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Puig de Galatzó is a 1027-metre-high peak in the Tramontana mountain range, with Son Net nestled alongside it.

The peak is considered to be one of the best viewpoints on the island, as from the top you can see villages, nature and the sea. With its pyramidal shape, it stands out from the other peaks and has many possibilities for hiking routes of varying degrees of difficulty.

From its summit, other mountains are also visible, such as the mola del Ram, the mola de Planícia, the moleta Rassa and the mola del Port d’Andratx.


If a breath of fresh air could be a place, this would be it .

Mallorca is known for its beach resorts, sheltered coves and limestone mountains scattered with Roman and Moorish ruins.

With some 260 beaches stretching along nearly 50 km of coastline, the island’s diverse landscape offers a rich variety of beaches and experiences to enjoy.

From pebble coves and long sandy beaches to ones surrounded by pine trees and mountains, the one constant you will find along Mallorca’s coastline is its calm, clear and inviting turquoise waters.


With its charming lanes and quaint stone houses, the picturesque mountain village of Puigpunyent enjoys striking views across a rolling landscape of mountains and valleys.

Located in the west of Mallorca and the middle of the Sierra de Tramuntana, Puigpunyent lies just 16 km from the capital of Palma. Well connected yet also a world away, its pure mountain air and breathtaking natural beauty are both refreshing and invigorating.

Discover Nearby places

From the elegant capital of Palma to the inland villages and wild coves of the north, here you can experience a natural environment filled with striking contrasts. Wind your way through the mountains of the Sierra de Tramuntana, the farming villages of the Pla de Mallorca or across the long, wild beaches on the southwest coast to discover an island like no other.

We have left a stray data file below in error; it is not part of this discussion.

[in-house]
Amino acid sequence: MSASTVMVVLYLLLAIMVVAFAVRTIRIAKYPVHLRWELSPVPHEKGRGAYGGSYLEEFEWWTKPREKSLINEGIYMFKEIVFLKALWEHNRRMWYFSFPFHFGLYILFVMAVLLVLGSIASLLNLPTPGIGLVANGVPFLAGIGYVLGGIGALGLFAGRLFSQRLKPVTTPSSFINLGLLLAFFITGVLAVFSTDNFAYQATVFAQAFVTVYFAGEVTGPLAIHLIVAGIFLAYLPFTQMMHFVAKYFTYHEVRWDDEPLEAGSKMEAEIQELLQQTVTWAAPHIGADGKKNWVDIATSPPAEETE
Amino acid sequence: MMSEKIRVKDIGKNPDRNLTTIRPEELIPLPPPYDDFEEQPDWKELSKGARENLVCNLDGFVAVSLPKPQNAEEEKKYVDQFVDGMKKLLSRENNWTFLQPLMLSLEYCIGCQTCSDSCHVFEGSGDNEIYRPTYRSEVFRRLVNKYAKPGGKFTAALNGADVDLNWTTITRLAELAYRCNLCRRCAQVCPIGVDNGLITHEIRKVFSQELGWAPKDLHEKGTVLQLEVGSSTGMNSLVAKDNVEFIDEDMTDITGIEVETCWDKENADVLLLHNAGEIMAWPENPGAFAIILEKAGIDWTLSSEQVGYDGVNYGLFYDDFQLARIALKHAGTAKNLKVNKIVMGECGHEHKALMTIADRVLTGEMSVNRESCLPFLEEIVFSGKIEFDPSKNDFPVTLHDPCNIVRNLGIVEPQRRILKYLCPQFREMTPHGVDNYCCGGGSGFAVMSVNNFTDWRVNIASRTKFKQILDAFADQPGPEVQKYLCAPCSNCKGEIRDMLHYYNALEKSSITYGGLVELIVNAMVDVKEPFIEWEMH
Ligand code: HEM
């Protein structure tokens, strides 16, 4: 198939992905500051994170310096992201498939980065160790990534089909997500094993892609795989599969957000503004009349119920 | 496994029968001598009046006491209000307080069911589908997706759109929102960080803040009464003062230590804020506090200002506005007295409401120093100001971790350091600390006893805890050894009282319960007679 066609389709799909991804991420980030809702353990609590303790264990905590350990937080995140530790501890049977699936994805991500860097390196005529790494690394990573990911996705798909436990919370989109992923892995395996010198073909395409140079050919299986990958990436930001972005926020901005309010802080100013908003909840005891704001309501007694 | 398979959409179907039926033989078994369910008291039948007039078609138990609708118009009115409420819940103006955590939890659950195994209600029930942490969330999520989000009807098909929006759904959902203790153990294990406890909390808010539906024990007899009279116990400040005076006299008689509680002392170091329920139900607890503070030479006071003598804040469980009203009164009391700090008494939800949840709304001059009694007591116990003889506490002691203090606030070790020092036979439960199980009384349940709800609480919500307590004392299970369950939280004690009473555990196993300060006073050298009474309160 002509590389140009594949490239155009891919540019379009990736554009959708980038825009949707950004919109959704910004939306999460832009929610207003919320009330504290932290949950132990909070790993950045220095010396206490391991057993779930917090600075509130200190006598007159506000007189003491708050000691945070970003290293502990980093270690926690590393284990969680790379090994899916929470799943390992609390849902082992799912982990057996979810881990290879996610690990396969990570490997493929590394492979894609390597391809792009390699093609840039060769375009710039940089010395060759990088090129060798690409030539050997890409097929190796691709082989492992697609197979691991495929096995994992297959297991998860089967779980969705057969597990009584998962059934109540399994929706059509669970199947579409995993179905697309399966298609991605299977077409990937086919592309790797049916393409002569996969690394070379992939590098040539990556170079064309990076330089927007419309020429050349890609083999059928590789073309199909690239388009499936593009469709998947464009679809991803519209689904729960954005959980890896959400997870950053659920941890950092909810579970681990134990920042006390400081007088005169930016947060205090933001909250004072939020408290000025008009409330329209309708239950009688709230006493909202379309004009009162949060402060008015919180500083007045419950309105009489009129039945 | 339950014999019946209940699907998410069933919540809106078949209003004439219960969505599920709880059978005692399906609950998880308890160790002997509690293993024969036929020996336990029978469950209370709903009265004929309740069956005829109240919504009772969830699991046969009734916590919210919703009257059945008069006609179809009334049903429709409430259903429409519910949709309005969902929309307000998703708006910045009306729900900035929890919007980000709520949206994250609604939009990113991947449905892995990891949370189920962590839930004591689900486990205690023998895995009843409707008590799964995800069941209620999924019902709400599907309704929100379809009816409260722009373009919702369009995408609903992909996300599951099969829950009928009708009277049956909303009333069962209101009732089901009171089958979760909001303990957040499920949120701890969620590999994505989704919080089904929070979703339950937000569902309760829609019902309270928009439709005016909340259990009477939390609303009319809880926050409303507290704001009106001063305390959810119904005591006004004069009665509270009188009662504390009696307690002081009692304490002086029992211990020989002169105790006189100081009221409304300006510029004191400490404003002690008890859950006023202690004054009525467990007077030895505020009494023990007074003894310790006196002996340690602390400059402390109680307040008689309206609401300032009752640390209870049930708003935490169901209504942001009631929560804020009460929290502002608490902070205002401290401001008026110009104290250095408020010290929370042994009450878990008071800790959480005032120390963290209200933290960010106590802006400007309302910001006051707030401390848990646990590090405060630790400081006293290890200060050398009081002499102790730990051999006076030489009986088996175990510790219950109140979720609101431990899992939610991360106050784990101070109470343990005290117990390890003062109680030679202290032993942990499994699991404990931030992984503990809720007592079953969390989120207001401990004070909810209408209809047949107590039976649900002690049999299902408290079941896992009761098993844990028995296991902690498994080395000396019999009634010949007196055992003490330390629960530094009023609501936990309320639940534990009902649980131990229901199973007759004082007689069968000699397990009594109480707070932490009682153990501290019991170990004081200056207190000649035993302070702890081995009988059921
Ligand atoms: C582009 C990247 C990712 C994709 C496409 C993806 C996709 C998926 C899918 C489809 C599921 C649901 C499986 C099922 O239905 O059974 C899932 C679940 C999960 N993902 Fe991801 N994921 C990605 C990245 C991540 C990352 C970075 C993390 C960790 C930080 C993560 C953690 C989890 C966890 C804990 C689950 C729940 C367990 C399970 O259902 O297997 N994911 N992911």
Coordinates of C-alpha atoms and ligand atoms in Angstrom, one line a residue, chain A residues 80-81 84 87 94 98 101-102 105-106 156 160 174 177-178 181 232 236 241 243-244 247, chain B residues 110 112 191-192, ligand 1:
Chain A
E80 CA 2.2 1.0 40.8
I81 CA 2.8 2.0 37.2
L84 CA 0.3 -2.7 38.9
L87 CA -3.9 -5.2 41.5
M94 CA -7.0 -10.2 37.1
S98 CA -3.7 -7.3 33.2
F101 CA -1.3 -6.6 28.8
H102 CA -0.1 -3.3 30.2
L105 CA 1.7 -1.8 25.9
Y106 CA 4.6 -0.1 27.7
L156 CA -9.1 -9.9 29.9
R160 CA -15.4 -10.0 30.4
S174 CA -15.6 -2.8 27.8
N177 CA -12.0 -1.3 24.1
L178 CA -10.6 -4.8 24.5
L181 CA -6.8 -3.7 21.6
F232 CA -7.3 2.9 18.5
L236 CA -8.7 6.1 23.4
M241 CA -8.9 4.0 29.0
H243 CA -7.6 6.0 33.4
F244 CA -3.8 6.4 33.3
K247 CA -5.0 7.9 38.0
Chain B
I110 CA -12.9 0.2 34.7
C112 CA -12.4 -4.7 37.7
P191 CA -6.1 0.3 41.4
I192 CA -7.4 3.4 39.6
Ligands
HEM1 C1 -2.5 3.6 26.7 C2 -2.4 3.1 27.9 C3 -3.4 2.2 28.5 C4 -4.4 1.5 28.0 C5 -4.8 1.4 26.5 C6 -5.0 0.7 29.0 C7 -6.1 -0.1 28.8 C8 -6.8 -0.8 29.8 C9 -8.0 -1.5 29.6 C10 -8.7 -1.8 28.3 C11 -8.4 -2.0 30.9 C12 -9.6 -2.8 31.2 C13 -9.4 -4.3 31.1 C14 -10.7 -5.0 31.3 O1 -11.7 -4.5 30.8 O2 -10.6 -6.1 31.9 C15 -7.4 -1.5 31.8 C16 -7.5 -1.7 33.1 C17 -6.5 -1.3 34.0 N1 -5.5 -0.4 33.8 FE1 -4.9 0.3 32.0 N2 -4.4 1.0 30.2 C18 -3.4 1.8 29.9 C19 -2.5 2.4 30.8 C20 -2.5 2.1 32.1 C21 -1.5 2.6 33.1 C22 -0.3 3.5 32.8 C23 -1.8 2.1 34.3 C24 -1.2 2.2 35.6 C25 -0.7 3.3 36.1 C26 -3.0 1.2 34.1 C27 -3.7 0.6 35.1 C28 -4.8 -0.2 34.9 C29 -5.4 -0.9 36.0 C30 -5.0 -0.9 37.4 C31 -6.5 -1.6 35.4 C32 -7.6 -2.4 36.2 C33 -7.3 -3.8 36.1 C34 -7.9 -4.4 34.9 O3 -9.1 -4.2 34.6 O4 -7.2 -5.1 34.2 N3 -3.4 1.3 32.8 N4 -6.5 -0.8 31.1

It is worth a visit to the village of Galilea the impressive eighteenth-century church “Assumption of the Virgin”, where visitors can enjoy fantastic views of the sea.

Nature lovers can get up close and personal with the impressive resources of the Moli Nou forest on the estates of Son Net and Sa Coma.


For centuries, musicians, painters and poets have chosen Mallorca as a Mediterranean refuge and meeting place among artists. This is why contemporary arts and culture are yet another of the island’s natural products.

With monuments, museums, festivals, galleries and exhibitions giving the island its creative pulse, traces of its artistic past are never far. A stroll through the historic centre of Palma is a journey through history itself, and the capital is dotted with emblematic buildings such as the impressive Gothic cathedral and Bellver castle.

With heritage sites scattered across the whole of the island, Mallorca is also home to renowned institutions such as the Pilar and Joan Miró Foundation and the March Foundation, both of which carry out important artistic and cultural work.


Mallorca’s unique and elaborate dishes make it a fascinating culinary destination.

Because of its location in the middle of the Mediterranean Sea, the island has always been a place of diverse influences. This can be appreciated through the unique dishes and products that are found here, which reinforce its rich history through flavour.

Typical local products such as sobrasada, coca de trampó, ensaimadas, tumbet and arros brut, among others, will seduce the taste buds of even the most discerning diner and open a new world of flavours to anyone who tries them.

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